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Did you know that a newborn recognizes a mother through smell first? Scientists even say a baby at 27 weeks gestation can sense 120 different smells found in amniotic fluid.
The nose can cue you into problems. Baby Body Signs has a chapter dedicated to the nose. Here are some things to notice and things not to worry about. This is not a complete list of what is discussed in the book, so for more information on the nose, see the book.
When a newborn breaths, she will likely flare her nose, especially while eating. Nose-flaring when not eating can be a sign of illness, so if your child also has grunting, rapid breathing, sucking in chest muscles, tightening belly muscles, or contracting or flexing neck muscles, you should consult a doctor.
“All babies occasionally stop breathing for a few seconds during sleep” (page 98). This typically lasts no more than 15 seconds. If your baby stops breathing for longer periods than 15 seconds, goes limp, turns colors, or seems to be choking, you want to get to a doctor immediately. Try to wake the baby without shaking.
Some apnea is caused by enlarged tonsils and adenoids, obesity, reflux, or facial or head abnormalities. This may or may not be accompanied with snoring. I would bring snoring and/or apena to the attention of your doctor so you can be sure there is not some issue that needs to be resolved.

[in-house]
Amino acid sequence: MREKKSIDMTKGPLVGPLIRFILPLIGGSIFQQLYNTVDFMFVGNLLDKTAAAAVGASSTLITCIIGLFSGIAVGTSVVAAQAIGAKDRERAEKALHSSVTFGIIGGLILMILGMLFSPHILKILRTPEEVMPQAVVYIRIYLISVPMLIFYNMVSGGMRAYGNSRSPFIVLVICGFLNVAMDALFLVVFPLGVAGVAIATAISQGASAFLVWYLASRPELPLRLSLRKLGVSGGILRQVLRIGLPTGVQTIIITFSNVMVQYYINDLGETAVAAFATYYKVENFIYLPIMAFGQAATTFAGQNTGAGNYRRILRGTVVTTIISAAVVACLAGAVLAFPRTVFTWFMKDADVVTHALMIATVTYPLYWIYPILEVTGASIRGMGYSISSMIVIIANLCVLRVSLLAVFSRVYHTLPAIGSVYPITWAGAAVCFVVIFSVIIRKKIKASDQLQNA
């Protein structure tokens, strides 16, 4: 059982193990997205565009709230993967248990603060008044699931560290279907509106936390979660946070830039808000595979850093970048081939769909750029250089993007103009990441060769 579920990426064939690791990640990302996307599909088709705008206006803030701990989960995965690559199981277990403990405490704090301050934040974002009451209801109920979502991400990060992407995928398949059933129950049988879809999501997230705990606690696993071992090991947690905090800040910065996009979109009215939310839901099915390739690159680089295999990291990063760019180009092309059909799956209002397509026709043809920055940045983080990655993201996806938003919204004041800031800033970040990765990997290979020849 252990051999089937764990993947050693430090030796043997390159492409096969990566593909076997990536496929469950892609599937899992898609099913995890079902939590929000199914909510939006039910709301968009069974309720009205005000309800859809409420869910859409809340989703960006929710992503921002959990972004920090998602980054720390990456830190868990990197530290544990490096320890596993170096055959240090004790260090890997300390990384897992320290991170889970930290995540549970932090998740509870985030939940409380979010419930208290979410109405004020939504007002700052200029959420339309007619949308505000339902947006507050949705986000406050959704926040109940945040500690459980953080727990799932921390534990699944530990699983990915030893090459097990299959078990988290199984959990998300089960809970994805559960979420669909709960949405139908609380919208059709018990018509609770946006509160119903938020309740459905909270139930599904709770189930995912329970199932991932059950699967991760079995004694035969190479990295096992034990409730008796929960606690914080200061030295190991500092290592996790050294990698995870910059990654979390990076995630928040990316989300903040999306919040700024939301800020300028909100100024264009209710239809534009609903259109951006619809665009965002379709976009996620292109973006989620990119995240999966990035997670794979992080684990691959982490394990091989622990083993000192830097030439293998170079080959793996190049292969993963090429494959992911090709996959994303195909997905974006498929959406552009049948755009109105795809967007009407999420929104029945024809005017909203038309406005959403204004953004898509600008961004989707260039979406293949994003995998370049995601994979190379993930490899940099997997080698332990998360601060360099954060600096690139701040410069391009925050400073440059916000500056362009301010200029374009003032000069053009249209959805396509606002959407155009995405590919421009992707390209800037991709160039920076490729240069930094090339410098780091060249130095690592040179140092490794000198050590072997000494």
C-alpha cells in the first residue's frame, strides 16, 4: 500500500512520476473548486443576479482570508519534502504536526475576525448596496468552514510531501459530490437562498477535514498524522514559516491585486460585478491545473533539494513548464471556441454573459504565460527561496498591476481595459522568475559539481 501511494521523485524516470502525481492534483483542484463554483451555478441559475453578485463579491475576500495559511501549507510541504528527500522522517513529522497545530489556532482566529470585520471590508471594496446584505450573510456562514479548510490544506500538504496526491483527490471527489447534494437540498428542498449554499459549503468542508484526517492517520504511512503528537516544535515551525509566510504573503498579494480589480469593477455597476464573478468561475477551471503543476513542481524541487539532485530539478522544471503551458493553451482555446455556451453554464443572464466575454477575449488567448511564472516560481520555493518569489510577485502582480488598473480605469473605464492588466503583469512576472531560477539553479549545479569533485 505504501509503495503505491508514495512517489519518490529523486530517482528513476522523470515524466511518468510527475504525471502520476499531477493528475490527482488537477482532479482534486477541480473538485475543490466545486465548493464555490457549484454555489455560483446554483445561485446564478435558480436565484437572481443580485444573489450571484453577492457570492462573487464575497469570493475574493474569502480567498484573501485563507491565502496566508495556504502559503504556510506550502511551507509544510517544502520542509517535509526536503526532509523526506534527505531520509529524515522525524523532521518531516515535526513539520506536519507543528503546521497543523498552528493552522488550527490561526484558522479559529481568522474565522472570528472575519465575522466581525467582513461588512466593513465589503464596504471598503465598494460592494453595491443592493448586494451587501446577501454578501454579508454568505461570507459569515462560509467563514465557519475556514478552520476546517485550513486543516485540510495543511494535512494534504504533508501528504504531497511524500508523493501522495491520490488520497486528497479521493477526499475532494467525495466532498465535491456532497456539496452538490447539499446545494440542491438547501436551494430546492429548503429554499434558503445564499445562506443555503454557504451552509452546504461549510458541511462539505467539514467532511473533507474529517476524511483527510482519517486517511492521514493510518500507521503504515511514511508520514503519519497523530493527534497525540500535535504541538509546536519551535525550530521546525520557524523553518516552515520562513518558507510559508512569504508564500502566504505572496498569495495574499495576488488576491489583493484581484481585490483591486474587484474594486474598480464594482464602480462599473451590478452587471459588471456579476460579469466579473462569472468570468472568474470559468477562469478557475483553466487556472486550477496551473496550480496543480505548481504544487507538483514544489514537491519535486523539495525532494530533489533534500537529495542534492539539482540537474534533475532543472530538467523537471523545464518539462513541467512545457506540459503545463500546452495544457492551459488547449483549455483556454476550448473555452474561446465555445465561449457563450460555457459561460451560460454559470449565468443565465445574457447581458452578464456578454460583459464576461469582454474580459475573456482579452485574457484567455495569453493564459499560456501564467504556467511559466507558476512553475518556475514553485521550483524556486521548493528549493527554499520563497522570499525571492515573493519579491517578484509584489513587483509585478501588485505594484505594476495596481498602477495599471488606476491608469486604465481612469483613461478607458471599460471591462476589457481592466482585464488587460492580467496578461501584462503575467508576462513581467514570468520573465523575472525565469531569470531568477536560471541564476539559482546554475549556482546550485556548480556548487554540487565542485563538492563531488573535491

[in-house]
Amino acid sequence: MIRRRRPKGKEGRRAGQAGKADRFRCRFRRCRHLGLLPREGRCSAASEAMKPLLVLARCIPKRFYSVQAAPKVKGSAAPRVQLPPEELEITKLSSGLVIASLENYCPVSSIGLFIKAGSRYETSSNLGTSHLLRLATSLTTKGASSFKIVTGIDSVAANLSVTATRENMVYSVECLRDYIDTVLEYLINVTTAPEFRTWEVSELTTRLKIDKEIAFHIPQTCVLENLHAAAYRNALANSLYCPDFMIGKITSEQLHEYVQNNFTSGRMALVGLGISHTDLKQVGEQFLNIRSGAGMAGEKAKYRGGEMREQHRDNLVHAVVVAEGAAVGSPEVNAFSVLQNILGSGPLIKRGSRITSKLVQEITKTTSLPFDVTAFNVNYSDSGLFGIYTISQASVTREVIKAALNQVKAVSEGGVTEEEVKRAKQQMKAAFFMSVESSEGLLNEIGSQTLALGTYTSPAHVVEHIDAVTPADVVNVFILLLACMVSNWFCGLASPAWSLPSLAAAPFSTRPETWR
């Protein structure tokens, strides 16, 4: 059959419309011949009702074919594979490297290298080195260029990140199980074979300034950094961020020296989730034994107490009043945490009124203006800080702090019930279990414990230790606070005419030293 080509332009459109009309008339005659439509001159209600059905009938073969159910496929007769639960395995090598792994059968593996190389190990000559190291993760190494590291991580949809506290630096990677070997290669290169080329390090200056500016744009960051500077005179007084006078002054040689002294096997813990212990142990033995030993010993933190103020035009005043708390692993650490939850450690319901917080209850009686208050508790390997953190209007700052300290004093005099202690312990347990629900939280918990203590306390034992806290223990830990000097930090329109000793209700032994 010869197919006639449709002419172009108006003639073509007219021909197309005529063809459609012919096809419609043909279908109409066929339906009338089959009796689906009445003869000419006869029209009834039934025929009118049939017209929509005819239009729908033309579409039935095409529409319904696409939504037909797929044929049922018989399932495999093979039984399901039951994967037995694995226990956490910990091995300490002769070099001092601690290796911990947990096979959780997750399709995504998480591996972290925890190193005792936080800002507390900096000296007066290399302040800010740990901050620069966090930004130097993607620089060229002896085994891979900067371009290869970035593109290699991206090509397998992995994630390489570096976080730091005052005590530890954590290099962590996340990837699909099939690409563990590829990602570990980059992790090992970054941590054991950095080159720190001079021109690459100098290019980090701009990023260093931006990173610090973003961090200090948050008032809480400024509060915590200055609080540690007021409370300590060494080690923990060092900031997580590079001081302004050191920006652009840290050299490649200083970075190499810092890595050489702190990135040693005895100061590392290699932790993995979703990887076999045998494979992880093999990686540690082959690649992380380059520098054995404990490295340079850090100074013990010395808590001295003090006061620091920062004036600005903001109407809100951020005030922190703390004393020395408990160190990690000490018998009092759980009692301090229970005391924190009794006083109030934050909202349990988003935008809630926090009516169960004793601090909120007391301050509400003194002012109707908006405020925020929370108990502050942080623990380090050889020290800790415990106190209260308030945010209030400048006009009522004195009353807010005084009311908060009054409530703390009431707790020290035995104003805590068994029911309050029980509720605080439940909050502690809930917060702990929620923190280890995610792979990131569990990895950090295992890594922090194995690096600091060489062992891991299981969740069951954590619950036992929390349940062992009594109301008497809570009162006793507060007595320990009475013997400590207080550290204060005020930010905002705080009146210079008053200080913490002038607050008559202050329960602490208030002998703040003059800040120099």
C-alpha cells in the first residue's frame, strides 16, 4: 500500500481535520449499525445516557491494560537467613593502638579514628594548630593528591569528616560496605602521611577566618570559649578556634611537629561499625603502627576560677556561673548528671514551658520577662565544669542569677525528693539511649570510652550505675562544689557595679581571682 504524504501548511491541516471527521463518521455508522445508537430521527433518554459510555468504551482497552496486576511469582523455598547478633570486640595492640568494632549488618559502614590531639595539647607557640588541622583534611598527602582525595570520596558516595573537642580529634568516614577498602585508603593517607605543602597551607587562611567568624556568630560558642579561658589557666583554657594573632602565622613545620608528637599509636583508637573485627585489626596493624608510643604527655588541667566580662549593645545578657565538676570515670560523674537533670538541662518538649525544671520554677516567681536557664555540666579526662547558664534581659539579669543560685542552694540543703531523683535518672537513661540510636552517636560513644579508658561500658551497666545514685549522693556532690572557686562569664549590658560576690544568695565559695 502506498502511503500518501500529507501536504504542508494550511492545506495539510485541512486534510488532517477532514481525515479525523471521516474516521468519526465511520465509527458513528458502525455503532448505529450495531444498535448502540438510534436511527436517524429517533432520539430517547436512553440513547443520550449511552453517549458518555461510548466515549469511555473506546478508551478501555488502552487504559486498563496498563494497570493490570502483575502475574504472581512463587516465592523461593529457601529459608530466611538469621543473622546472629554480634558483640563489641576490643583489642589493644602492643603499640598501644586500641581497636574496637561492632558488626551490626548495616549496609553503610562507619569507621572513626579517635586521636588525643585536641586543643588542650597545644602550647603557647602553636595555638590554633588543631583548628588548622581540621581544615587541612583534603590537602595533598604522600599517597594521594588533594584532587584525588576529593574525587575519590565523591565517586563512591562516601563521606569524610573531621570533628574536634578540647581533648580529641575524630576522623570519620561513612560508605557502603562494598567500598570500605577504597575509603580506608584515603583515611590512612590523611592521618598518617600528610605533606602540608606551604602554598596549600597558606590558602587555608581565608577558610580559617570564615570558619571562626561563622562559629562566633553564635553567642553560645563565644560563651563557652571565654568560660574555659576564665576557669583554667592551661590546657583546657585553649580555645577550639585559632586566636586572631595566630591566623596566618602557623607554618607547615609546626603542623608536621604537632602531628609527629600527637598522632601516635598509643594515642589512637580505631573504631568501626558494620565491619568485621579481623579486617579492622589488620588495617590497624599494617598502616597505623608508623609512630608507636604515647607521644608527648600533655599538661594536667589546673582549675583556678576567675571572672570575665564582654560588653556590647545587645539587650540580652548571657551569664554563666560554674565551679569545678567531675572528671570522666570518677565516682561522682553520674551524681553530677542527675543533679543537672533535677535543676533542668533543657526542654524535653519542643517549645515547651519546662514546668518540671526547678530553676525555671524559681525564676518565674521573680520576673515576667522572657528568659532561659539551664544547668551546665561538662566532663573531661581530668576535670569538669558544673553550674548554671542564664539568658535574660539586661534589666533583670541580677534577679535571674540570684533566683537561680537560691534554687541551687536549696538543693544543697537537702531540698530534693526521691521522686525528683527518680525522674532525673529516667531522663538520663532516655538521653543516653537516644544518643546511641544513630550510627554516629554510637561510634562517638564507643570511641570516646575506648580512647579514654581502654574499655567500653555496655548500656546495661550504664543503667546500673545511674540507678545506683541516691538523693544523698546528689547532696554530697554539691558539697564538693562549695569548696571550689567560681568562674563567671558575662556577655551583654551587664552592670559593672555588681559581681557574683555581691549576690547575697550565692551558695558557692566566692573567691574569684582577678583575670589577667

This is not stuffy noses, but the act of shoving things up the nose. Girls are more likely than boys to put things in their noses.
So what do you do if your child puts something up the nose?
- Do not try to get it out if you cannot see it or if you cannot easily get it
- Do not use tweezers or cotton swabs to remove an object
- Do not try to induce sneezing
About a year ago, McKenna put a peanut up her nose. It was our first time encountering such an action with one of our children, and we had no idea what to do. We tried to get her to blow her nose, my husband tried to use tweezers to get it out (oops! Nothing bad happened because of it, but apparently tweezers can damage nose tissue and/or push the object further). It was almost her nap time, and I knew I would not feel comfortable putting her to bed with something in her nose. We took a trip to the pediatricians office.
We sat in the exam room waiting for him. He came in, looked, and left to get something to remove it. When he was walking back in the room, it came out on its own. Her nose had started running like crazy and it just carried it out with it. Our doctor is awesome and didn’t even charge us for the visit. It taught me to leave it alone, keep the child sitting up, and let time work. However, if it didn’t come out rather quickly on its own, I would definitely visit the doctor to have it removed.
Nose picking is pretty common and pretty normal. It can cause problems by forcing bacteria further into the nose. The book suggests talking to your doctor if it becomes a big problem.
Something I found interesting is a doctor in Austria says picking your nose and eating it “is a great way of strengthening your body’s immune system” (page 102)–he says the bacteria found in the buggers acts like medicine when it reaches your intestines. I found that amusingly interesting and thought I would share.
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